This next week, we at University Lutheran will be working side by side with several other Christians as we put on the FSU Luau together. This often becomes an opportunity to ask questions about other Christians and to answer questions that they have about what Lutherans believe. One of those questions that comes up is “do believe that you have to be baptized to be saved?”
This past Sunday we confessed the 2nd part of Baptism from the Catechism:
What benefits does Baptism give?It works forgiveness of sins, rescues from death and the devil, and gives eternal salvation to all who believe this, as the words and promises of God declare.Which are these words and promises of God?Christ our Lord says in the last chapter of Mark, “Whoever believes and is baptized will be saved, but whoever does not believe will be condemned.”
It is interesting the way that Jesus puts it. He says “whoever believes and is baptized will be saved”. This certainly seems to answer the question. What does it look like to be saved? Well, according to Jesus, it looks like believing and being baptized. But wait . . . when He talks about being condemned, he doesn’t mention being baptized at all, he just says “whoever does not believe . . .”. So which is it? Do you NEED to be Baptized or not?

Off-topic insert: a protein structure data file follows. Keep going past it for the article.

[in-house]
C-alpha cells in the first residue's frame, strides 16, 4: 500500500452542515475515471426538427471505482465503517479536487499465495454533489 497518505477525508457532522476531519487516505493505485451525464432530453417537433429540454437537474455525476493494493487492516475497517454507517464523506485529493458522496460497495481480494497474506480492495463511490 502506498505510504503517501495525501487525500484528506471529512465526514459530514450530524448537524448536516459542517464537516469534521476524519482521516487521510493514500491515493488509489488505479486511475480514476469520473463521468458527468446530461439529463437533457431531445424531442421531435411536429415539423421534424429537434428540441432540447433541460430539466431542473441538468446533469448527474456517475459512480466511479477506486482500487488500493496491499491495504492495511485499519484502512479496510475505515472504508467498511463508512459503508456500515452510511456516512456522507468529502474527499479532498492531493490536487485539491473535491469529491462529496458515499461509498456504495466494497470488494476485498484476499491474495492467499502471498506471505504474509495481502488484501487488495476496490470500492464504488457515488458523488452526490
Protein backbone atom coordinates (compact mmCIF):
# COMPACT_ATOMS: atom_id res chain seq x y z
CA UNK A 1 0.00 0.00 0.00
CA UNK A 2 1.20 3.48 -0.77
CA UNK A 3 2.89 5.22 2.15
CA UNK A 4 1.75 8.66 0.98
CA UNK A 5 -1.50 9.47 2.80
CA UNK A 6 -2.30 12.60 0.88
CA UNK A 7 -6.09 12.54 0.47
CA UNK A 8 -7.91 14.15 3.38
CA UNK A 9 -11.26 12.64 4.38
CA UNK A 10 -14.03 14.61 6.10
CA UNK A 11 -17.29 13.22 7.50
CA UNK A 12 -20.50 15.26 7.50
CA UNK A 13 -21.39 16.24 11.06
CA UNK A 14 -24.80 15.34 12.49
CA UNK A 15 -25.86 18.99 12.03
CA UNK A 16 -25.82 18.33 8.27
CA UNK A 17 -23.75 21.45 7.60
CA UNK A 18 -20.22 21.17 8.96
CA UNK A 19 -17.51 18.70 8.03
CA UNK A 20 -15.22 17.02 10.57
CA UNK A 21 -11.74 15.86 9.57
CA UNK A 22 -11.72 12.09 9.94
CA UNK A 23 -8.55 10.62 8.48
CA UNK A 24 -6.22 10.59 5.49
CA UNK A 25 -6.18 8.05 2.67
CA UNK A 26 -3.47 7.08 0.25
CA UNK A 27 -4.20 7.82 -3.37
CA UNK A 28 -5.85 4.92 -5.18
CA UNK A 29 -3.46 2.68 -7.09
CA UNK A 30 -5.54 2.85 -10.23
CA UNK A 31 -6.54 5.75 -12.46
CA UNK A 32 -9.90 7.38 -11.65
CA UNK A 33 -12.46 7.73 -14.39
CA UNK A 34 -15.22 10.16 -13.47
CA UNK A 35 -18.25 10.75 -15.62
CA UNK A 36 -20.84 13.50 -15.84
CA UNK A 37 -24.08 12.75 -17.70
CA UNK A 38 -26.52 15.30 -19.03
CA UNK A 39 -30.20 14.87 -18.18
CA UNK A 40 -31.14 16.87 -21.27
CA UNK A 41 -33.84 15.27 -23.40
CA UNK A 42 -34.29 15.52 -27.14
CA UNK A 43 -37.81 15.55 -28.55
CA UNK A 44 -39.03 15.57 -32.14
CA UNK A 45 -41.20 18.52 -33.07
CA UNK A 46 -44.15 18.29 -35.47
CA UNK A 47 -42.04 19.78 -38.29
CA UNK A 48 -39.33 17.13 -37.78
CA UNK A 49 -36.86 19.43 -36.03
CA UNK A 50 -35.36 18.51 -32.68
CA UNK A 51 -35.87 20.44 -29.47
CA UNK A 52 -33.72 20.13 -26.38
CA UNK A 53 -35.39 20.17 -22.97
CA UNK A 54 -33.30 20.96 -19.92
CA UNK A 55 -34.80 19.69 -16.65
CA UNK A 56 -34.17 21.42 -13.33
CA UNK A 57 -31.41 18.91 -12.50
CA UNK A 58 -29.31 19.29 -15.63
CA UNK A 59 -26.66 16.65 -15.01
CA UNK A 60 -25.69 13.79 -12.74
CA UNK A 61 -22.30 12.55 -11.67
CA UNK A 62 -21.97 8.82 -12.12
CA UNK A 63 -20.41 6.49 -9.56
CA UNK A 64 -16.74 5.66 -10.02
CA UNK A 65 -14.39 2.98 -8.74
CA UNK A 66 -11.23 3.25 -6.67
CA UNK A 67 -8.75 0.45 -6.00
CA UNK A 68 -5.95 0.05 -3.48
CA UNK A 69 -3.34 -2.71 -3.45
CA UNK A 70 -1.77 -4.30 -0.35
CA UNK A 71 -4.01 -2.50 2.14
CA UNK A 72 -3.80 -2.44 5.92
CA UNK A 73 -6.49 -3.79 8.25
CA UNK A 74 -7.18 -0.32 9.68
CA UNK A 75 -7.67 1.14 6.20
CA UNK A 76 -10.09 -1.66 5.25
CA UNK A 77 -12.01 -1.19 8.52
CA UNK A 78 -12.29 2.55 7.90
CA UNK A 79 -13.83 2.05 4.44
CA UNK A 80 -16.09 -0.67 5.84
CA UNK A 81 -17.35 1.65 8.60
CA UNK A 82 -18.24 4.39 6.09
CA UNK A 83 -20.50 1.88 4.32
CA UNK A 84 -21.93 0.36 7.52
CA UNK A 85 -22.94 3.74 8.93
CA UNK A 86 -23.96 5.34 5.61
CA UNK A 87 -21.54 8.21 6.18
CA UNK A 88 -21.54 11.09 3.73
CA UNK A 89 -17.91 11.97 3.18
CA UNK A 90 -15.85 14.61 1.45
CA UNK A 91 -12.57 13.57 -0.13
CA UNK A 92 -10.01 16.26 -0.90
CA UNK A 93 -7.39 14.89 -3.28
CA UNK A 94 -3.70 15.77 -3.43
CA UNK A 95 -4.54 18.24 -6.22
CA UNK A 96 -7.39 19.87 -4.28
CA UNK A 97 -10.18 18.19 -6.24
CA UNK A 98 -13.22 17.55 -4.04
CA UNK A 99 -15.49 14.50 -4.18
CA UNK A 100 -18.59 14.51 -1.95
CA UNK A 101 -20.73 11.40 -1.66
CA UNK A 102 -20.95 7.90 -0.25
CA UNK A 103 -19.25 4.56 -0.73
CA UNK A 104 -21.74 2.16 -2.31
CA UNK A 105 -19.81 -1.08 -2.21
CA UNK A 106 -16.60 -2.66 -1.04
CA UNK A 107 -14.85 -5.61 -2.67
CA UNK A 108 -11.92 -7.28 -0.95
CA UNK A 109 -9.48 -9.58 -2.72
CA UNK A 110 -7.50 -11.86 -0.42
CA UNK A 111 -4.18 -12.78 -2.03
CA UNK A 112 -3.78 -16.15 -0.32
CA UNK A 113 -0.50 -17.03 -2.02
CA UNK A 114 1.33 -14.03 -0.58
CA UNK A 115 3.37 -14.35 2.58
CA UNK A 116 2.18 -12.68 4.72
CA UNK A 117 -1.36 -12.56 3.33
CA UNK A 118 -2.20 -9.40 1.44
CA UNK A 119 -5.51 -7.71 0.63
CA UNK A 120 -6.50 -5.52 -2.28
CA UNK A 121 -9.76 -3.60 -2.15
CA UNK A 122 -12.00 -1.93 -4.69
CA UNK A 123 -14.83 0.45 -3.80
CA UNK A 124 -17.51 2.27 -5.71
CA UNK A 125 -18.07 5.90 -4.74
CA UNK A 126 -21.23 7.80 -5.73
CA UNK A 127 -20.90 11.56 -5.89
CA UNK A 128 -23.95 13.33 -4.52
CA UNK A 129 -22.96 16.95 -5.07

Well, it is obvious that God has saved people outside of Baptism. All of those folks in the Old Testament who were saved, the thief on the cross, etc. So it’s not an exclusive claim, but rather it is an “inclusive claim”. In the first part of the statement, Jesus links Baptism with belief. He says that the person “who believes and is Baptized” will be saved. It’s like when someone asks you, “are you hungry?” when you’re sitting down at the restaurant. If you say yes, there is no question that you will be eating. Eating is is the function of being hungry. Baptism is the function of belief.
But like being hungry and eating, this isn’t exclusive. Sometimes we sit down to eat not because we are hungry, but because it is time to eat. Have you ever had one of those moments where you start to eat, and you actually find yourself getting hungrier, because the process of eating is waking up your digestive system? That’s what it is like to be Baptized as well. God gives us our first taste of grace in that Baptism, He gives us belief by His Holy Spirit, and it makes us hungry for more.
So maybe the next time that someone asks you what you believe about Baptism, you can ask them in return, “well, are you hungry?“